The council acknowledged the receipt of two DEQ permits. One is for the construction of 7,100 linear feet of PVC potable water line south of Alva replacing a problem area. The other is for construction of a gas chlorine feed system, chlorination building and flow meter for the water system. The old chlorination system has become difficult to maintain.

A resolution authorizing participation in the OMAG Recognition Program for this fiscal year was approved. This generally results in a refund from the city’s insurance carrier.

The council approved purchasing officer designations and limits for fiscal year 2019-2020. Dunham said these were the same as last year.

REAP Grant

Alva received a REAP grant for $55,497.58 for installation of a new water line along U.S. Highway 281 North between Maple and Barnes. Dunham said the project has been on the city’s priority list since 2010. The city applied for a $40,000 grant. The higher amount awarded will further offset the cost of the project estimated at $129,954.

Consultant Contract

There were a few questions about the proposed professional agreement with Crafton, Tull & Associates, Inc. for planning services at an estimated cost of $42,000. Parker said that was not a “set in stone” number. The cost will be based on the number of hours actually worked.

Mary Hamilton wanted to know if this was the same firm used by Mr. Schnebel. She was referring to a Young Street building project that caused controversy at a recent Planning Commission meeting. Dunham said it was but this contract has nothing to do with the Schnebel project. Hamilton also wanted to know if the city has used Crafton Tull & Associates before. Dunham said no but “they are a very reputable firm.”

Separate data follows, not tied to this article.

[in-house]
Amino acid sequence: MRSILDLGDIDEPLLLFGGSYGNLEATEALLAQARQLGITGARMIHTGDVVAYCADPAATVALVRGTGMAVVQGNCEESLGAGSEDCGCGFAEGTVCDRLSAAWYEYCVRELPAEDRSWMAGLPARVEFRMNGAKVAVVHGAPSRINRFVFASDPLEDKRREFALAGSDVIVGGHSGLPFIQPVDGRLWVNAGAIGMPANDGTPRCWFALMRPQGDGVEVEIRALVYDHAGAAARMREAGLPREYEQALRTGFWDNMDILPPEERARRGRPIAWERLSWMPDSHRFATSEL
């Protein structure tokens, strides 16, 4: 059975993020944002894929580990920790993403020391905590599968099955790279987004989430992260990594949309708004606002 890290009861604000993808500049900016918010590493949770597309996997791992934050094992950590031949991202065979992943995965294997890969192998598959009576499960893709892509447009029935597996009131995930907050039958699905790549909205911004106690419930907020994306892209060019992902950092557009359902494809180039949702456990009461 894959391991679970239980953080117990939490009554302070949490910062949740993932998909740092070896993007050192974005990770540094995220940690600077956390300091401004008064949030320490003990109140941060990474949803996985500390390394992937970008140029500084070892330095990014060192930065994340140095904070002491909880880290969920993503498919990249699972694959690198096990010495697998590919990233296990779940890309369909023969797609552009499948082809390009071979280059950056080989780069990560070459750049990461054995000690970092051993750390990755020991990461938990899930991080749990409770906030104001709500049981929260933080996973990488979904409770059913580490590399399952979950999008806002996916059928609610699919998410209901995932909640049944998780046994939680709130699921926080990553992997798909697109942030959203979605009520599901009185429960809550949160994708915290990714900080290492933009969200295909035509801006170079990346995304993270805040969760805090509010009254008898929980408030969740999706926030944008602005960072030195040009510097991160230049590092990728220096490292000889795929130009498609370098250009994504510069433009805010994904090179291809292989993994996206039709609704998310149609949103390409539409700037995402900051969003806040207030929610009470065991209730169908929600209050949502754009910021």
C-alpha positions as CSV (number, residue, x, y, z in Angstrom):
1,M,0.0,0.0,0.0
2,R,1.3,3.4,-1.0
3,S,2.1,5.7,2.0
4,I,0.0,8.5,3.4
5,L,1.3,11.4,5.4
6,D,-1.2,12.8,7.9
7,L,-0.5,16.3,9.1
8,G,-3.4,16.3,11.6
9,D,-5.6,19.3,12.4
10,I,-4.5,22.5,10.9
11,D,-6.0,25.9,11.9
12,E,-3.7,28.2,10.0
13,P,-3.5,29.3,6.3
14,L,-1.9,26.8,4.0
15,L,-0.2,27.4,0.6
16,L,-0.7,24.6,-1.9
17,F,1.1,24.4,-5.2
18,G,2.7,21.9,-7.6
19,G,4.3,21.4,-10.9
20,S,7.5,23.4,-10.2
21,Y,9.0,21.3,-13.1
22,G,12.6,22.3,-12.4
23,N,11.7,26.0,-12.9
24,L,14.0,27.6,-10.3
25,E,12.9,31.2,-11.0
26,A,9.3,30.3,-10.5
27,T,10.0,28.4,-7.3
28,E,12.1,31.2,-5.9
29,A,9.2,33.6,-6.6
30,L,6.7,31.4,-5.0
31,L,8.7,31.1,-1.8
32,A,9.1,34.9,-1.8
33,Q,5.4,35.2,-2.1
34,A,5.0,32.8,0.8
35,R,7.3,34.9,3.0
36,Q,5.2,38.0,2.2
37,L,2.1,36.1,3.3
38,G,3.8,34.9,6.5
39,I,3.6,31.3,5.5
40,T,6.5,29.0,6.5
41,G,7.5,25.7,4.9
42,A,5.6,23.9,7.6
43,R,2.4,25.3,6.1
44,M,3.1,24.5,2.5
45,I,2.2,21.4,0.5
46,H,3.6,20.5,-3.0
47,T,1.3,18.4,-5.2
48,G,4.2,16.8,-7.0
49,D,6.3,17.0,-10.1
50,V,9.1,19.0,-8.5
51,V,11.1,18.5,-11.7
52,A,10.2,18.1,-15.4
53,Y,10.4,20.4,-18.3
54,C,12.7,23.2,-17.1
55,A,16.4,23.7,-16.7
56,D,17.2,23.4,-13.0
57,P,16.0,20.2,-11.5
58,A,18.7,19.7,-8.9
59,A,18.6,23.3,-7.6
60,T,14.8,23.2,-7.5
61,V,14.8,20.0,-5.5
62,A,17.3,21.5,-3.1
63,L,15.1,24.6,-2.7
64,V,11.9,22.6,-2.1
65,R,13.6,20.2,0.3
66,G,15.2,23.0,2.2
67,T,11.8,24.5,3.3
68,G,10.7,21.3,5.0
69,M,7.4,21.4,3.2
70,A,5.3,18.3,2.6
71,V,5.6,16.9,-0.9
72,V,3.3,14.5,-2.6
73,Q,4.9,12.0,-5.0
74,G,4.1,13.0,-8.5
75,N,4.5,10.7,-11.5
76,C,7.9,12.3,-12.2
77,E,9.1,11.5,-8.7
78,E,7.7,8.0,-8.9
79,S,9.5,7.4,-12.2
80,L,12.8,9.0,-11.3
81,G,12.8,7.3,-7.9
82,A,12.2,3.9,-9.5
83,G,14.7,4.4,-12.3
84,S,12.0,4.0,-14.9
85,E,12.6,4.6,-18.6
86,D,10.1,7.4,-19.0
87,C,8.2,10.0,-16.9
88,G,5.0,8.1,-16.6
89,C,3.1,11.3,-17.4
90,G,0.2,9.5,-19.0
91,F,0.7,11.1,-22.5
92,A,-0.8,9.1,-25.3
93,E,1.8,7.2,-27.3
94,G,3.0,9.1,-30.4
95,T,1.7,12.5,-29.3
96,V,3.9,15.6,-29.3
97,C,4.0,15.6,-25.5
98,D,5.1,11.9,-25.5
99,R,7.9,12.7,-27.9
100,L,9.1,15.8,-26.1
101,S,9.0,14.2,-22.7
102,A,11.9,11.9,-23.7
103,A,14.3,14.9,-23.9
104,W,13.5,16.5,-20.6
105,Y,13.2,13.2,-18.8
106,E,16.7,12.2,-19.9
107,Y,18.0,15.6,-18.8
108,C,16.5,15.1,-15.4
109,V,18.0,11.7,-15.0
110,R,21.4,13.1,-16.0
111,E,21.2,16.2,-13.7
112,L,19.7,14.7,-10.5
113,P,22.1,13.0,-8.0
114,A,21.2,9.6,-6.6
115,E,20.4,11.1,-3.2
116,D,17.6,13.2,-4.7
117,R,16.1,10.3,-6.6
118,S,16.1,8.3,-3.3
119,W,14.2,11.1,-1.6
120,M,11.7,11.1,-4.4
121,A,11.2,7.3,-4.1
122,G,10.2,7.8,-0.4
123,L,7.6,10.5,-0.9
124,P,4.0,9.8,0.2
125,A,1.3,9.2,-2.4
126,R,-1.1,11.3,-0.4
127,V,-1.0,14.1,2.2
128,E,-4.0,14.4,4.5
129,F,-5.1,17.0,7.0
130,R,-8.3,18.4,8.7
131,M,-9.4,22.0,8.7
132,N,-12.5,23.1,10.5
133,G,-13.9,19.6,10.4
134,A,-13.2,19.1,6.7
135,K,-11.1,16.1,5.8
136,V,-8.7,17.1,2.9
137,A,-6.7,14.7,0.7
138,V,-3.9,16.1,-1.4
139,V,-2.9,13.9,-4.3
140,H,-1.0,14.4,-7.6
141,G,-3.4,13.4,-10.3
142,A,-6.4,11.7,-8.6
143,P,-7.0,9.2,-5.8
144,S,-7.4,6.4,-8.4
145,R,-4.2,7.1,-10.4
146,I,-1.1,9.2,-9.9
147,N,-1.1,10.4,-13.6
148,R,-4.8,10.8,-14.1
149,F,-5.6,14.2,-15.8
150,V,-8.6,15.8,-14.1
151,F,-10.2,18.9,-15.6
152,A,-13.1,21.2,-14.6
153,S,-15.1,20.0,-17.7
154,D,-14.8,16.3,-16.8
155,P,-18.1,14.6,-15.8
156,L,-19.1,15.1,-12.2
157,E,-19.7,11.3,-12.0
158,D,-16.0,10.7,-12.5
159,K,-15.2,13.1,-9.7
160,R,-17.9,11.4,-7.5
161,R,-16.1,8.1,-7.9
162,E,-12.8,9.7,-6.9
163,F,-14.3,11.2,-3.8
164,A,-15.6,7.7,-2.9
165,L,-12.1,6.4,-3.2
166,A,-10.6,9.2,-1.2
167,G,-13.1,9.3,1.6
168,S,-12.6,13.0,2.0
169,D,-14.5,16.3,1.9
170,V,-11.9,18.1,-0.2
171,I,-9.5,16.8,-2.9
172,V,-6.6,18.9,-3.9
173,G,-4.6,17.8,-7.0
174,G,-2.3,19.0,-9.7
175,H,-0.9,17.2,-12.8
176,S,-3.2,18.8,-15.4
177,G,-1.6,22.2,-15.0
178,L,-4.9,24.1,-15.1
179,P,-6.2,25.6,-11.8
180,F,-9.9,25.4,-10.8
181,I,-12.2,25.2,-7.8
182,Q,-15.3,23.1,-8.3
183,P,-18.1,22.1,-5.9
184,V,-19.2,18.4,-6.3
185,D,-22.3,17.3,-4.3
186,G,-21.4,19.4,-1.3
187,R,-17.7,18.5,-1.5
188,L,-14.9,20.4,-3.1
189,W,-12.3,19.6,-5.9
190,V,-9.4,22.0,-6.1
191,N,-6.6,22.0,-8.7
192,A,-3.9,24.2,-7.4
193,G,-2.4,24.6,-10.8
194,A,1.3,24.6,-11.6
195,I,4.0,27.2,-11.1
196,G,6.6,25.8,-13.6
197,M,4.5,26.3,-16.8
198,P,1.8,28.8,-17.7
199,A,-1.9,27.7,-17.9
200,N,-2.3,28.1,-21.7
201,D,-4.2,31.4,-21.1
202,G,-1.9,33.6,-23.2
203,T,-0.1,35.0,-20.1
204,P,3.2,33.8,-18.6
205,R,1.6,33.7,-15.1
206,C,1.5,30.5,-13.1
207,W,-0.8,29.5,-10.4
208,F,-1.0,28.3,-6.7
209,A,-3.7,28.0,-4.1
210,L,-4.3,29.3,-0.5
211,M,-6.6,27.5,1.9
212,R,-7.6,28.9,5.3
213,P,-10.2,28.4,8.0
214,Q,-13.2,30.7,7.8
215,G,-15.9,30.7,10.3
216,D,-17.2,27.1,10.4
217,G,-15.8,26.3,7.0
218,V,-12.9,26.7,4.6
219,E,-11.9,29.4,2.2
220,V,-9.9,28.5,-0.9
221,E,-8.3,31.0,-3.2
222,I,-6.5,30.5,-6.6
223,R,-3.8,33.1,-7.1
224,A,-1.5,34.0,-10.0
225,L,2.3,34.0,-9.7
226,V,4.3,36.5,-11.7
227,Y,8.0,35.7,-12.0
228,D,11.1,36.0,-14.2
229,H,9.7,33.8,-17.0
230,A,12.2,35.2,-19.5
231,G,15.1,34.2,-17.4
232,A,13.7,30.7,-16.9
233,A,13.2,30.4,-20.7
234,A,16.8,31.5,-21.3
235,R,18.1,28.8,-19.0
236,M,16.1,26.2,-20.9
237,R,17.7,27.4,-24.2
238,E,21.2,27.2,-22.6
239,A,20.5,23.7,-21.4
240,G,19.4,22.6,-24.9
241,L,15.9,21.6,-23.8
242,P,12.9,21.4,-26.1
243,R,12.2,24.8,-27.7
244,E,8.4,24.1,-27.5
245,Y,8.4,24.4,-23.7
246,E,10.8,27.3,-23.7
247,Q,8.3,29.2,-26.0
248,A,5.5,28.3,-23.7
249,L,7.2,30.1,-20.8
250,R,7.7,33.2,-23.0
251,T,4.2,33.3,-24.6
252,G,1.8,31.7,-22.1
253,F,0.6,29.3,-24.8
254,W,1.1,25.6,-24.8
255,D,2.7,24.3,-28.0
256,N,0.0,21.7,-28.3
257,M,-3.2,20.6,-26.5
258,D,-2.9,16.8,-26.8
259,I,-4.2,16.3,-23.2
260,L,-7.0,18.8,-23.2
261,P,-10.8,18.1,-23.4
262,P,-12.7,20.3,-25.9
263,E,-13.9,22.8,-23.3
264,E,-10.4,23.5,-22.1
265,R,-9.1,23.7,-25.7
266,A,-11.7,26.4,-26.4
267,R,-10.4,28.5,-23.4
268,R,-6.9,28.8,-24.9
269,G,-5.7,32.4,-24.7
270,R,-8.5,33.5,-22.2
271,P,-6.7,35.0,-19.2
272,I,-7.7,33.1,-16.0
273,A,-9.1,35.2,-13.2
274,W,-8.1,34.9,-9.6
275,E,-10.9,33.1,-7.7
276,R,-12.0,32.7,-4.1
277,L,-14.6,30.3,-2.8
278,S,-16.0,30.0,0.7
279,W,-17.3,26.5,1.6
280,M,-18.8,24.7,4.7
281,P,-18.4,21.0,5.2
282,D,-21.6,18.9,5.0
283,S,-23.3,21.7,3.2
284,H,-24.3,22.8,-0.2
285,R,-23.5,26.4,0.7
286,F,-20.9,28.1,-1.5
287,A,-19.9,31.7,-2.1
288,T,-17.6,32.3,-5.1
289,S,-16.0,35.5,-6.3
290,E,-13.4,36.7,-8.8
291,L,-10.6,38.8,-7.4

Mayor Parker noted this was the company that came to the November Planning Commission meeting to offer advice on the strategic land use planning. There was some discussion on the hourly cost of advice by the firm. “These types of professionals are expensive,” said Parker. However he said it was going to be important that the planning commission have access to this advice as they work on the strategic land use update.

Dunham said he would expect a representative of the firm to be in Alva for the February kick off meeting of the Land Use Task Force as well as some of the public meetings. Hamilton made a motion to approve the contract up to $42,000, seconded by Randy Stelling. The motion passed unanimously.

The council also approved the appointment of Kelly Schrock and Jeff Mapes to the task force. They were nominated by the Planning Commission.

Other Business

Council members approved the reappointment of Chad Fisher and Shane Hansen to the Alva Recreation Complex Board for a term ending October 2021.

An executive session was held on the annual evaluation of City Business Manager Joe Don Dunham. His two-year contract, signed in February 2018, calls for a three-percent raise the second year provided he receives a favorable evaluation.

The council approved paying claims of $86,536.12 and payroll expenses of $389,675.21.

The Alva Utility Authority met after the council adjourned. Consisting of the same members as the council, the trustees approved paying claims of $44,095.16 and payroll expenses of $101,096.58.

The Alva Economic Development Authority meeting followed. They approved paying claims of $33,512.39 and payroll expenses of $23,774.66. They also approved the NWOSU Foundation’s invoice for fall scholarships.